Letter from Vrinda Chidambaram, MTour08 Participant
I came to Georgia on the Monastery Tour last year with several goals in mind. I was interested in Georgia’s tradition of polyphonic music, its art, culture and history, and its language, and it was my hope to gain a better understanding of all of these. With no overstatement, I can say that the tour exceeded all my hopes and expectations in helping me to achieve these goals.
In touring the monasteries, I learned about the rich culture, both sacred and secular, of Georgia. We visited 6th century churches and saw the worn frescoes decorating their ancient walls. The guides at each monastery offered detailed accounts of the history of the churches and expertly described the icons and architecture. We heard about the pre-Christian traditions and the early Christianization of Georgia. We also heard many stories about the devastation wrought during the Communist period and about the current revival of the old culture, in which Luarsab Togonidze, one of the tour leaders, is deeply involved.
In various churches, we were able to listen to the unique polyphonic chant which varies in style from region to region and even had the opportunity, thanks to our guides, to learn several of these unique and beautiful songs ourselves.
At Princeton, where I am a graduate student in Slavic and Theoretical Linguistics, I am part of a choir that performs Georgian music, and last summer on the tour, I was able to hear for the first time how these songs are meant to be sung and how powerful they can be in their original context. We learned the history of the music, much of which predates Christianity in the Caucasus, as well as some of the more technical aspects of the music, as John Graham, one of the leaders of the tour, is a doctoral candidate in Musicology.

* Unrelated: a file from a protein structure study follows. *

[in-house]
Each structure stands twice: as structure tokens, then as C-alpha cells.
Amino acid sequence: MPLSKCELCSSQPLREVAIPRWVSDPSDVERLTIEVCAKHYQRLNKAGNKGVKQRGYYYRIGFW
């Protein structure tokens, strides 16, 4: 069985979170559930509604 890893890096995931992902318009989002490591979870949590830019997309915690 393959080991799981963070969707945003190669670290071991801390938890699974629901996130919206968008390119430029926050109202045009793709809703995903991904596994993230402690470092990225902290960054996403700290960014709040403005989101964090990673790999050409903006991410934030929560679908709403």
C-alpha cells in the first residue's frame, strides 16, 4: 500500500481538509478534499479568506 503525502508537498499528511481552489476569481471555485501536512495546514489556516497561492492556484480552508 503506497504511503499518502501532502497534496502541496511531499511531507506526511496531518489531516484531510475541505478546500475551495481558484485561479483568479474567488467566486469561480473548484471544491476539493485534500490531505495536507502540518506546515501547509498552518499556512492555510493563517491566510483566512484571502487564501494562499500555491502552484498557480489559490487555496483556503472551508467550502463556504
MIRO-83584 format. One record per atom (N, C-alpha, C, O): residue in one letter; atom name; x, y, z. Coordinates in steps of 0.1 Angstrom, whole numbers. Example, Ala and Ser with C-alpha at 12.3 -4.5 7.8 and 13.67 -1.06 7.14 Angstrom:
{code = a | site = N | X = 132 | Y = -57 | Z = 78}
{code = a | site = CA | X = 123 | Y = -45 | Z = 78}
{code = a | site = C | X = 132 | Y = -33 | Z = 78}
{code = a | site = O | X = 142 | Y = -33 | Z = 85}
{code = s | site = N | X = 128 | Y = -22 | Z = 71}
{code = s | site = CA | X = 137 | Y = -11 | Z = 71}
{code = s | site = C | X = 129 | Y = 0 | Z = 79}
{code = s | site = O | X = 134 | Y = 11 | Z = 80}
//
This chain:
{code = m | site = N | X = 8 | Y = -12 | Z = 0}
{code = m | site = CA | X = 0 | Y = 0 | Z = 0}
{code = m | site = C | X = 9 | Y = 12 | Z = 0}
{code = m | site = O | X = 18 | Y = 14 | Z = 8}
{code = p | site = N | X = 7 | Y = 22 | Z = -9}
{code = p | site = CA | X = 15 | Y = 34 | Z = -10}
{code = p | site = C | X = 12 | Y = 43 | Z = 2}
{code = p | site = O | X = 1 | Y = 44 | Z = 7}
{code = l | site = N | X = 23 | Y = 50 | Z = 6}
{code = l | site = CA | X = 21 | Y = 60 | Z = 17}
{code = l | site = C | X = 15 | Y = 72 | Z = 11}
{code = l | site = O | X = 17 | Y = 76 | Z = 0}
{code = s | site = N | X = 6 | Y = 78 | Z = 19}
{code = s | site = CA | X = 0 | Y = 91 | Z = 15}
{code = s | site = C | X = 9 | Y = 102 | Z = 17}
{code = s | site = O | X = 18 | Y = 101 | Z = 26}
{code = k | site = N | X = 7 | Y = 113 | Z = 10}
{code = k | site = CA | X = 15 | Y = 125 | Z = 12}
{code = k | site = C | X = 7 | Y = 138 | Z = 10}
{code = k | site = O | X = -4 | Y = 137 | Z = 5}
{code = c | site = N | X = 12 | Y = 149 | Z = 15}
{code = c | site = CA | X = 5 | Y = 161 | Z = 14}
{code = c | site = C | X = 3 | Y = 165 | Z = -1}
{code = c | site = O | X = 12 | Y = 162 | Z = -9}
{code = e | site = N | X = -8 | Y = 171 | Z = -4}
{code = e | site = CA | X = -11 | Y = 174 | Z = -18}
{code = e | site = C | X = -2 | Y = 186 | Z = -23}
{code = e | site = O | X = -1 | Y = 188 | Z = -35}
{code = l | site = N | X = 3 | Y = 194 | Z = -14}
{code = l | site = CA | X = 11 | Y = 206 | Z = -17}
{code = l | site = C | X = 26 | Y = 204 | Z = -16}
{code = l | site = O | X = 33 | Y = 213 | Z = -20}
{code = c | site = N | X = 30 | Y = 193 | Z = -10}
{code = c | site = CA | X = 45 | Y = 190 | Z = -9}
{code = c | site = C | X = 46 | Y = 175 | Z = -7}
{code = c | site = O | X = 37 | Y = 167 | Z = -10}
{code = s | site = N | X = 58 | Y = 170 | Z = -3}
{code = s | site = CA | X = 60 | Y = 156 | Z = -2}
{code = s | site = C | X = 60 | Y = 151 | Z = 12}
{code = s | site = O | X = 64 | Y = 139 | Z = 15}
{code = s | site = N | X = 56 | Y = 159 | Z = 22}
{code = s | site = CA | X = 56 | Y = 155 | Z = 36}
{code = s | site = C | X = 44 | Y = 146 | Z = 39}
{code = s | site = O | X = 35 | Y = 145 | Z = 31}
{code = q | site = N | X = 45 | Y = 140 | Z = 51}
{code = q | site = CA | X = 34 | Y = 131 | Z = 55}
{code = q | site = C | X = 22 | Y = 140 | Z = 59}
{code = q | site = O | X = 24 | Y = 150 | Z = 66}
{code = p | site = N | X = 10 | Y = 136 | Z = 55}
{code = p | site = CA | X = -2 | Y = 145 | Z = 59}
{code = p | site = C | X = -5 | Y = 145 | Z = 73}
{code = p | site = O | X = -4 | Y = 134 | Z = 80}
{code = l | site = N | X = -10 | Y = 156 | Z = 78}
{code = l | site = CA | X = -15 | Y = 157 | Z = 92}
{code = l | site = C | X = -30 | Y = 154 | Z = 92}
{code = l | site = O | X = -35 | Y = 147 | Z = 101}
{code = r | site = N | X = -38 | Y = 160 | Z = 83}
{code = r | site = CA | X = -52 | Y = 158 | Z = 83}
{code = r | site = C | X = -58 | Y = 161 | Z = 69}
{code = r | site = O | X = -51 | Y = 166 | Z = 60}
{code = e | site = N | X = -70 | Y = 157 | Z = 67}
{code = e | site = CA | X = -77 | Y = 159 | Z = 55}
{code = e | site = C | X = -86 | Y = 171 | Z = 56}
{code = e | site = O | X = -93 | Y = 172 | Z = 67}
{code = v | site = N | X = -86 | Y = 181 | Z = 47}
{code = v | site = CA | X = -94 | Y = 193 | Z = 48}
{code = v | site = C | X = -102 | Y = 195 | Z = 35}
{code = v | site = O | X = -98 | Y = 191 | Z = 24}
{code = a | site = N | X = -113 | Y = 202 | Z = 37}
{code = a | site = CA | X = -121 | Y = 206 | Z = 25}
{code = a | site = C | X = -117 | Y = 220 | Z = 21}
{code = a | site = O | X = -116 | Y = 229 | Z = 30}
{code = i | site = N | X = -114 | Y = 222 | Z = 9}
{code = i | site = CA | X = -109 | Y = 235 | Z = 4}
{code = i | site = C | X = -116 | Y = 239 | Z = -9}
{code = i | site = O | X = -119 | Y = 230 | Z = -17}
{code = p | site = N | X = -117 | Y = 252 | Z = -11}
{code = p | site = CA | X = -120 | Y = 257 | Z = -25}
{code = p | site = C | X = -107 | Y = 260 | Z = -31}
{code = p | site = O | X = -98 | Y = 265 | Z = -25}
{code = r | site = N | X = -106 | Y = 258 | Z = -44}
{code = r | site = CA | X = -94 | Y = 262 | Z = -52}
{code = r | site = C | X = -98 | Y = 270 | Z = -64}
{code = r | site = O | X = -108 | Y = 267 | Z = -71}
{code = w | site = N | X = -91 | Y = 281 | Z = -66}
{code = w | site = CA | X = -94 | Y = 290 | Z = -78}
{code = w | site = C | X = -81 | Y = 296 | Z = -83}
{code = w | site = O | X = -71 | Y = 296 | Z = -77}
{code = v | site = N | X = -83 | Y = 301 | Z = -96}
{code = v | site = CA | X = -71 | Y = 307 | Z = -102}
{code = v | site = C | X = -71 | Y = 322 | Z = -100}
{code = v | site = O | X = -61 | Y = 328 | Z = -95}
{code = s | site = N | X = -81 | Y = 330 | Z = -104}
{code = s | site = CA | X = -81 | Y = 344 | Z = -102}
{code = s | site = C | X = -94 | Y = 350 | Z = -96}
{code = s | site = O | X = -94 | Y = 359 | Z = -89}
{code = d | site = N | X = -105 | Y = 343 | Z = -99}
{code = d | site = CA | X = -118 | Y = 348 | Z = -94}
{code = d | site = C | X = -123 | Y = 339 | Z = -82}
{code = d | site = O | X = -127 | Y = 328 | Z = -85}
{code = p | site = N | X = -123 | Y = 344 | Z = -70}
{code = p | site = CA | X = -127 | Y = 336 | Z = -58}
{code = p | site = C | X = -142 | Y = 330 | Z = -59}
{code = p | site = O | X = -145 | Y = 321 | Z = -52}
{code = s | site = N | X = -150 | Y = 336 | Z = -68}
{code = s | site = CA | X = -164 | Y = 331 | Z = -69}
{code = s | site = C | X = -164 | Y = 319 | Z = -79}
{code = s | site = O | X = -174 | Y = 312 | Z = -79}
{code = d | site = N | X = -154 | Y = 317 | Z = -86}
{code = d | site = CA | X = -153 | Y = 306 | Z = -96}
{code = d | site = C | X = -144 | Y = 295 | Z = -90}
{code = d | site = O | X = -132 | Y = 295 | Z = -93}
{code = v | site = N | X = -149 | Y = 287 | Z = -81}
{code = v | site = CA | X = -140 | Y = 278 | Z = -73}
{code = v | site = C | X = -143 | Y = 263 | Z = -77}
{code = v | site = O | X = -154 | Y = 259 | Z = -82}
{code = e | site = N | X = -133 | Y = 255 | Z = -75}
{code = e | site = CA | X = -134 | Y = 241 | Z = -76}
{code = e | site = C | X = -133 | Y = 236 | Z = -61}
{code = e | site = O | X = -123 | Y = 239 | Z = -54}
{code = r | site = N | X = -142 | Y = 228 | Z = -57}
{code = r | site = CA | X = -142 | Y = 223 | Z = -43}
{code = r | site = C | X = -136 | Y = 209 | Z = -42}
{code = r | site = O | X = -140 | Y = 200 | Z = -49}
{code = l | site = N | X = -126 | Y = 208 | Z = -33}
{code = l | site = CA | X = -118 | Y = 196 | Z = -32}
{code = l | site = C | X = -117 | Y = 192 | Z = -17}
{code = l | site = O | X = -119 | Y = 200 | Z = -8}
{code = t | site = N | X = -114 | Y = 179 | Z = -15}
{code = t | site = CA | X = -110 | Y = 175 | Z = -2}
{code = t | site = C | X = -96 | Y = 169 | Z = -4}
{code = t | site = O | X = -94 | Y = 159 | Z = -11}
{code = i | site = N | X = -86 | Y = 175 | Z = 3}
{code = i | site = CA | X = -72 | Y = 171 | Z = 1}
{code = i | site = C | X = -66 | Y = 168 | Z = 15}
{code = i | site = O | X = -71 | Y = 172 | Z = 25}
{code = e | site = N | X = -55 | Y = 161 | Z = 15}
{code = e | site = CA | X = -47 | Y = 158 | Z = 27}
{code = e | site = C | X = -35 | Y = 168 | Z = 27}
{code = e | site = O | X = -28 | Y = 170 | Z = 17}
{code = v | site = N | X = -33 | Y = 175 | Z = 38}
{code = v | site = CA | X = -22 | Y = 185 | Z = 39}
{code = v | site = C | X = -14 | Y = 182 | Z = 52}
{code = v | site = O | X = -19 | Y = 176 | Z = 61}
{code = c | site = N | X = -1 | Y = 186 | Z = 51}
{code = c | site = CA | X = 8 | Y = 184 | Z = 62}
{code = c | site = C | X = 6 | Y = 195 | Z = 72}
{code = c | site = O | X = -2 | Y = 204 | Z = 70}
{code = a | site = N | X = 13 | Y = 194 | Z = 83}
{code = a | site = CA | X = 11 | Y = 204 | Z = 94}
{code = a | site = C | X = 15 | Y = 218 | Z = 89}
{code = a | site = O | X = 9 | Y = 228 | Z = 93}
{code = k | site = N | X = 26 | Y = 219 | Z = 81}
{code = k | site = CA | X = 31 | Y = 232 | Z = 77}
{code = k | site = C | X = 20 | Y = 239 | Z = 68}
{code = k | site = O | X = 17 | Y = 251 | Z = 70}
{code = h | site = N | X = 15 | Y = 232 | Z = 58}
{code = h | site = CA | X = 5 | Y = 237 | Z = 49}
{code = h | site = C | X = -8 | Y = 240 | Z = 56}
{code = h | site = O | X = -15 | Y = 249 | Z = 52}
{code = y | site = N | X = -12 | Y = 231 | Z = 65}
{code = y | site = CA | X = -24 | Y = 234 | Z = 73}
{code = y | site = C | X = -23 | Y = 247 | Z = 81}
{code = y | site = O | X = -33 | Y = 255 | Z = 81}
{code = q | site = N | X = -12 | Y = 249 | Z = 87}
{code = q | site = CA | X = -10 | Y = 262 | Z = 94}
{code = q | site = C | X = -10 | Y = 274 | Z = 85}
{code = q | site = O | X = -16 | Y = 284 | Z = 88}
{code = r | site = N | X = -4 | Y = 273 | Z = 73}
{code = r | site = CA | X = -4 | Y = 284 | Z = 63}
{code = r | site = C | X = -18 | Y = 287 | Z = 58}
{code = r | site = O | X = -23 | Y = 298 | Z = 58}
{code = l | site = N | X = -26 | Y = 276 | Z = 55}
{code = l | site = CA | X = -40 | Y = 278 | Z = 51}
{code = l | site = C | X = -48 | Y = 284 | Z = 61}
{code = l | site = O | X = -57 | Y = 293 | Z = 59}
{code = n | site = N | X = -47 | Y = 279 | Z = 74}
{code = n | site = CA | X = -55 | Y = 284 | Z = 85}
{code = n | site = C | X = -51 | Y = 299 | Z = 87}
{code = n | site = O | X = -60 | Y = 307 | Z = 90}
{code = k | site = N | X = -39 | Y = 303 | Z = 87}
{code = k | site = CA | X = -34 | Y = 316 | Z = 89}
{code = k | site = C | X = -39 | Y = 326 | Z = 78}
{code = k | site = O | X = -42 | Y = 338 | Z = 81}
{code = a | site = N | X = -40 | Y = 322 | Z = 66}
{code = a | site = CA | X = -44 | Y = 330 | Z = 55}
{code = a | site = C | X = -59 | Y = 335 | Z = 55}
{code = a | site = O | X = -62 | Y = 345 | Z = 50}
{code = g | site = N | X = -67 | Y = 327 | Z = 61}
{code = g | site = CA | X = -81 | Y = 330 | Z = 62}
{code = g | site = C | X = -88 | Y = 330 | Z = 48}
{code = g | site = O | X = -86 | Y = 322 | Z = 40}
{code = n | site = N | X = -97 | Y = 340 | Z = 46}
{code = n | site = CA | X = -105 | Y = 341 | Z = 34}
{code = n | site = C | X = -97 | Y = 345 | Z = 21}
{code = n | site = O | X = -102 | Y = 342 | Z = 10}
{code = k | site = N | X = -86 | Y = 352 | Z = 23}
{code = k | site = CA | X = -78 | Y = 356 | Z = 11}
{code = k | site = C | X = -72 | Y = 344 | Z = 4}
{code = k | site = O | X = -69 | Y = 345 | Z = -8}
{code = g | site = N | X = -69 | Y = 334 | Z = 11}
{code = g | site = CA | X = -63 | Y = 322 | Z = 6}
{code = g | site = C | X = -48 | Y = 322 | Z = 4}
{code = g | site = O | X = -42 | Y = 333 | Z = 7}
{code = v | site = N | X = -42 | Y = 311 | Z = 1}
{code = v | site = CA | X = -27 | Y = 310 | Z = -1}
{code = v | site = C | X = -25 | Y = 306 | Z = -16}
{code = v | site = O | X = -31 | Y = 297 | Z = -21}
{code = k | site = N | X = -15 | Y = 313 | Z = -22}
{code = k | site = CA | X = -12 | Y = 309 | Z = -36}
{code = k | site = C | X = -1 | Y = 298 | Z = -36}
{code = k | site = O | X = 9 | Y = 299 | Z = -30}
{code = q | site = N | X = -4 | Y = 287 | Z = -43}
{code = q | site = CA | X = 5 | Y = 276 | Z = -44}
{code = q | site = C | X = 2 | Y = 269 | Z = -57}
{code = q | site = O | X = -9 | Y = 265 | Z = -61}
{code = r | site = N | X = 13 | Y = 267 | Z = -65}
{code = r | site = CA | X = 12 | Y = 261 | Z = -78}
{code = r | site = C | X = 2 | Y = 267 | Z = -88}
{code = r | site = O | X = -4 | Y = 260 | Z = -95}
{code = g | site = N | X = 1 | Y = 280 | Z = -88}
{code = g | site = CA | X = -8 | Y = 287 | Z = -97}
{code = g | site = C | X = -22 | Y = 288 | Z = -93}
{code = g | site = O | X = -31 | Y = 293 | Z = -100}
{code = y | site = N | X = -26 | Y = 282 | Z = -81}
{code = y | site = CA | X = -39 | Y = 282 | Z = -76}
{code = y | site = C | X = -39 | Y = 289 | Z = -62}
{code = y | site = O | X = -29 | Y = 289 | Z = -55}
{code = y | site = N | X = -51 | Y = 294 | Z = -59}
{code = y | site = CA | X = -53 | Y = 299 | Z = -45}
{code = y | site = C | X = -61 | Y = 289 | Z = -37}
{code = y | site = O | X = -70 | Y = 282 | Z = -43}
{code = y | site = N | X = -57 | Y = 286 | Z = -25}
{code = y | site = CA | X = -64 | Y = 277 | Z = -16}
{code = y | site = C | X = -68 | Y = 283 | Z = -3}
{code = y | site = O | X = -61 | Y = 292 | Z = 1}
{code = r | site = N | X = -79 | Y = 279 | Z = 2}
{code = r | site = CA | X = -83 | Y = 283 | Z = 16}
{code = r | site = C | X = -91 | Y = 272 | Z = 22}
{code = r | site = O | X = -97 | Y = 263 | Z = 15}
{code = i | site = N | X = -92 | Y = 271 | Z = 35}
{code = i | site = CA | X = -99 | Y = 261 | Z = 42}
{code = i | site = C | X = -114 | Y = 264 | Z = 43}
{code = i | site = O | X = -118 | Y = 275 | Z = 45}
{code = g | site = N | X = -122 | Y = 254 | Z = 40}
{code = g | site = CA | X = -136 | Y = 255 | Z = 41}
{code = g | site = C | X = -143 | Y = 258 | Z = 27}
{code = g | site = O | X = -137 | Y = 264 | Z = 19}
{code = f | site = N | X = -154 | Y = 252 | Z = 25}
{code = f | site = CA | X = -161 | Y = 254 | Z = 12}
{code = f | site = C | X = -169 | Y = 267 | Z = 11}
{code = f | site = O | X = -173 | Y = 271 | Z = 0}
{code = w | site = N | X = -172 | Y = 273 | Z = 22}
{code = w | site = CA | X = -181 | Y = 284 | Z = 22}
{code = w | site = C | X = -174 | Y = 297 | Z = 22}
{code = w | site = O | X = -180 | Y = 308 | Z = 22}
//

My linguistic interest in Georgia was also addressed during the tour. I had studied some Georgian prior to the tour and was baffled by the seemingly endless complexity of the Kartvelian languages. In Linguistics, it is not uncommon for a theory to be valid for virtually every human language with Georgian being the radical exception. So, I took it upon myself to study the syntax and morphology of Georgian to discover that it has one of the most highly complex verbal systems of any natural language.
While on the tour, I did not study Georgian systematically (I continued to study Georgian in Tbilisi after the tour ended), but gleaned some passive knowledge of the modern spoken language, being constantly exposed to it. John and Luarsab were both ready and able to address many of my questions concerning the Georgian language and I gained some knowledge of the fundamentals of Georgian syntax, which provided me with a basis for further inquiry. And what I came to understand during the course of the tour is that the language underwent a series of transformations during various invasions and occupations and that its lexicon is now filled with borrowings from Persian and other Indo-European languages.
The Monastery Tour not only provides glimpses of an ancient culture and language that are profoundly distinct from all its neighboring cultures and languages, but it also appeals to the academically minded. If your interest is in history, music, art, architecture, religion, or linguistics, the Monastery Tour in Georgia can provide an insightful introduction to these subjects that will surely inform your continuing studies.